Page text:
A dung beetle that path integrates without the use of landmarks
Research output: Contribution to journal › Article
Unusual amongst dung beetles, Scarabaeus galenus digs a burrow that it provisions by making repeated trips to a nearby dung pile. Even more remarkable is that these beetles return home moving backwards, with a pellet of dung between their hind legs. Here, we explore the strategy that S. galenus uses to find its way home. We find that, like many other insects, they use path integration to calculate the direction and distance to their home. If they fail to locate their burrow, the beetles initiate a distinct looping search behaviour that starts with a characteristic sharp turn, we have called a ‘turning point’. When homing beetles are passively displaced or transferred to an unfamiliar environment, they initiate a search at a point very close to the location of their fictive burrow—that is, a spot at the same relative distance and direction from the pick-up point as the original burrow. Unlike other insects, S. galenus do not appear to supplement estimates of the burrow location with landmark information. Thus, S. galenus represents a rare case of a consistently backward-homing animal that does not use landmarks to augment its path integration strategy.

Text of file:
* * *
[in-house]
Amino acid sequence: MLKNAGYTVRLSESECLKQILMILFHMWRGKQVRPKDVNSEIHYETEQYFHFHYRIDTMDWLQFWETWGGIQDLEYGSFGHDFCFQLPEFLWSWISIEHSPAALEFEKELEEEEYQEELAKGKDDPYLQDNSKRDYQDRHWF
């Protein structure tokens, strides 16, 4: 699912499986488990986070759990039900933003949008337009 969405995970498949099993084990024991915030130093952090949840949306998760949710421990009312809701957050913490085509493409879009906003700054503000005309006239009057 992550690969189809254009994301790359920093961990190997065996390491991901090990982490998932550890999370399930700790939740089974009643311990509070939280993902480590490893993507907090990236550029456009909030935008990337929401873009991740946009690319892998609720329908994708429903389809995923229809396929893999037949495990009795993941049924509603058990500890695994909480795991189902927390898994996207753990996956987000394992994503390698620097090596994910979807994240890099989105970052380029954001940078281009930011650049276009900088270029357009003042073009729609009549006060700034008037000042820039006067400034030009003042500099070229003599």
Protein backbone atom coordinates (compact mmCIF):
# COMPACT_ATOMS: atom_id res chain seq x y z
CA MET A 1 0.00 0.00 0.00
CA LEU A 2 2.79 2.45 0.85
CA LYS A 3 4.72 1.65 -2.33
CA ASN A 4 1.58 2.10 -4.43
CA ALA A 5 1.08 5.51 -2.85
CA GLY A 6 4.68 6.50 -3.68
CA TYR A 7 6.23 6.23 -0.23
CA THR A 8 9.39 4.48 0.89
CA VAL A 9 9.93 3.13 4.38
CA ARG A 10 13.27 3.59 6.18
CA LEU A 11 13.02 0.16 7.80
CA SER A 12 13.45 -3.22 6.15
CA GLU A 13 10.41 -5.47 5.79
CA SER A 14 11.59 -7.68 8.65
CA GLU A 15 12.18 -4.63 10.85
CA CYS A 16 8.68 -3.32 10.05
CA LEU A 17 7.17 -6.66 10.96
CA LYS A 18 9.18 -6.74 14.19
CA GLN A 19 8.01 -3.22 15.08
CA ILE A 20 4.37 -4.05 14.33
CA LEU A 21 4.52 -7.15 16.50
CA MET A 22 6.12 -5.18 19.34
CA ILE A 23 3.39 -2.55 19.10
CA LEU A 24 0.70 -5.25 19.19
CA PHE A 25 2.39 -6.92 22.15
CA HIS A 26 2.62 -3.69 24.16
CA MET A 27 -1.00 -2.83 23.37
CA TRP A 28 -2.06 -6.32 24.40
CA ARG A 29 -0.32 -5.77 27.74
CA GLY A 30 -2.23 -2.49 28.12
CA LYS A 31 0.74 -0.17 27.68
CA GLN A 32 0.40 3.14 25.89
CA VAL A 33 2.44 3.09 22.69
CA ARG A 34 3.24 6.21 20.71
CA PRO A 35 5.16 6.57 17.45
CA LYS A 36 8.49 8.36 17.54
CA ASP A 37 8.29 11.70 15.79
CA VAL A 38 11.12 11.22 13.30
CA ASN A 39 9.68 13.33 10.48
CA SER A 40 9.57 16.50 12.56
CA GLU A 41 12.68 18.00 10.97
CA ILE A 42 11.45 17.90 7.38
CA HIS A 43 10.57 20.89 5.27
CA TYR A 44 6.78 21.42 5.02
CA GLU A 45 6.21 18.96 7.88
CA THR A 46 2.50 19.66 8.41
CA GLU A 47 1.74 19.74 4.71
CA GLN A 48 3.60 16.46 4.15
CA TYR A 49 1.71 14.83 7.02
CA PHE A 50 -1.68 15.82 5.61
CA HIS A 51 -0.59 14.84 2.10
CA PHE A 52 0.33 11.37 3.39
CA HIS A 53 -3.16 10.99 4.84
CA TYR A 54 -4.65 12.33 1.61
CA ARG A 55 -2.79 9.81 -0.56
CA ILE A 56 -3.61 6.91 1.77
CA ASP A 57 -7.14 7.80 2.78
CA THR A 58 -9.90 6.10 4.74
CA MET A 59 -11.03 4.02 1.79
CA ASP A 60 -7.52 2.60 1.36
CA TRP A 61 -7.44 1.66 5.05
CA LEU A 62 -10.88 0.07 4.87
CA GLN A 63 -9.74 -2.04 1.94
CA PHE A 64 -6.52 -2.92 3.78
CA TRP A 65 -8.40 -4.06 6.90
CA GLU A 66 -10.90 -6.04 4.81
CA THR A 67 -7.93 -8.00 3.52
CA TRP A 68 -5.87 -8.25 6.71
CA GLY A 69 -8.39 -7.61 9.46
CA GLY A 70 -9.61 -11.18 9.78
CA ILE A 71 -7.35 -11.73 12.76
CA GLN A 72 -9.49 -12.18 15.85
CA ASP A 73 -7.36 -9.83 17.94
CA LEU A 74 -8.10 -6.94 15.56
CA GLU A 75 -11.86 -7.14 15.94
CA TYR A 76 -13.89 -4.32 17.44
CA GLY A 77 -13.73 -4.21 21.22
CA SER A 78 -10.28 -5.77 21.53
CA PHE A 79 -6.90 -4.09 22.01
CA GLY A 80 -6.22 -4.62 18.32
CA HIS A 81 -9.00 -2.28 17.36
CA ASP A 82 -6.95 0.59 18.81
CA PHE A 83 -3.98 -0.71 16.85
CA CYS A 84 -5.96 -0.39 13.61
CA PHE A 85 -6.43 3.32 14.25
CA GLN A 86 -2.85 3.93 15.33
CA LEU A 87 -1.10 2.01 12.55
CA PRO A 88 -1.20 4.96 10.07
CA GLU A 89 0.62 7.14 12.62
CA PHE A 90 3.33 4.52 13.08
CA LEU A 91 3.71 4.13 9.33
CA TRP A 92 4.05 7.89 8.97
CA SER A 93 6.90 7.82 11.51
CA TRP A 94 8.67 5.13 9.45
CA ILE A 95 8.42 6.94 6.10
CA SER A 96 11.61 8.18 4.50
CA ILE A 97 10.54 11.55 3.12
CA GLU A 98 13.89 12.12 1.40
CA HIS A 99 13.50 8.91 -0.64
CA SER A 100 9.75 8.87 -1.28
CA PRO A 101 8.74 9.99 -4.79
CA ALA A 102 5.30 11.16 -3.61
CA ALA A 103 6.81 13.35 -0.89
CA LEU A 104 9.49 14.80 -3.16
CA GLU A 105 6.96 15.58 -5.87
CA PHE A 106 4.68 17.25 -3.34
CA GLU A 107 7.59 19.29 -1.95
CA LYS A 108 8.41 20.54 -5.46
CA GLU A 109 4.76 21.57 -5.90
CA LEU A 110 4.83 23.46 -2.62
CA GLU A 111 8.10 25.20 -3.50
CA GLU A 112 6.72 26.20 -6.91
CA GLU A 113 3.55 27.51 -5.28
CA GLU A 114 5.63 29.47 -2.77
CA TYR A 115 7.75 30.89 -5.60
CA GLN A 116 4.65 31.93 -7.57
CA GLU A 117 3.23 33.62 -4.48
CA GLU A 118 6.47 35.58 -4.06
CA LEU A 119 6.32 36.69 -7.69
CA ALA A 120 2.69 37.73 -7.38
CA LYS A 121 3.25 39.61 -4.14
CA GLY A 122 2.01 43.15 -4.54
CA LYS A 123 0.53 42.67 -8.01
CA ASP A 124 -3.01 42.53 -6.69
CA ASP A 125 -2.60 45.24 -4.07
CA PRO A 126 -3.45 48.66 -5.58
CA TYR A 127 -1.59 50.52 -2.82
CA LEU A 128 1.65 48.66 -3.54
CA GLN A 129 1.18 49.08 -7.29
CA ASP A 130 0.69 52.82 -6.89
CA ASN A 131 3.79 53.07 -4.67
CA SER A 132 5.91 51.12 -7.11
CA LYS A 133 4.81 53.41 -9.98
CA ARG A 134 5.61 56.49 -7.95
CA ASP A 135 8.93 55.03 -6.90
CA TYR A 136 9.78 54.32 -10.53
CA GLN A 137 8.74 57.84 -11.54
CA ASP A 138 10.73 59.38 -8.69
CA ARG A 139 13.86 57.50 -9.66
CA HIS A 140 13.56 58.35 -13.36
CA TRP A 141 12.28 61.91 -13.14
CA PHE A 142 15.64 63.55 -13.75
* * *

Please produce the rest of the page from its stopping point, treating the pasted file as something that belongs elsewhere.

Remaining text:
|Research areas and keywords||
Subject classification (UKÄ) – MANDATORY
|Number of pages||15|
|Early online date||2020|
|Publication status||Published - 2020 Nov|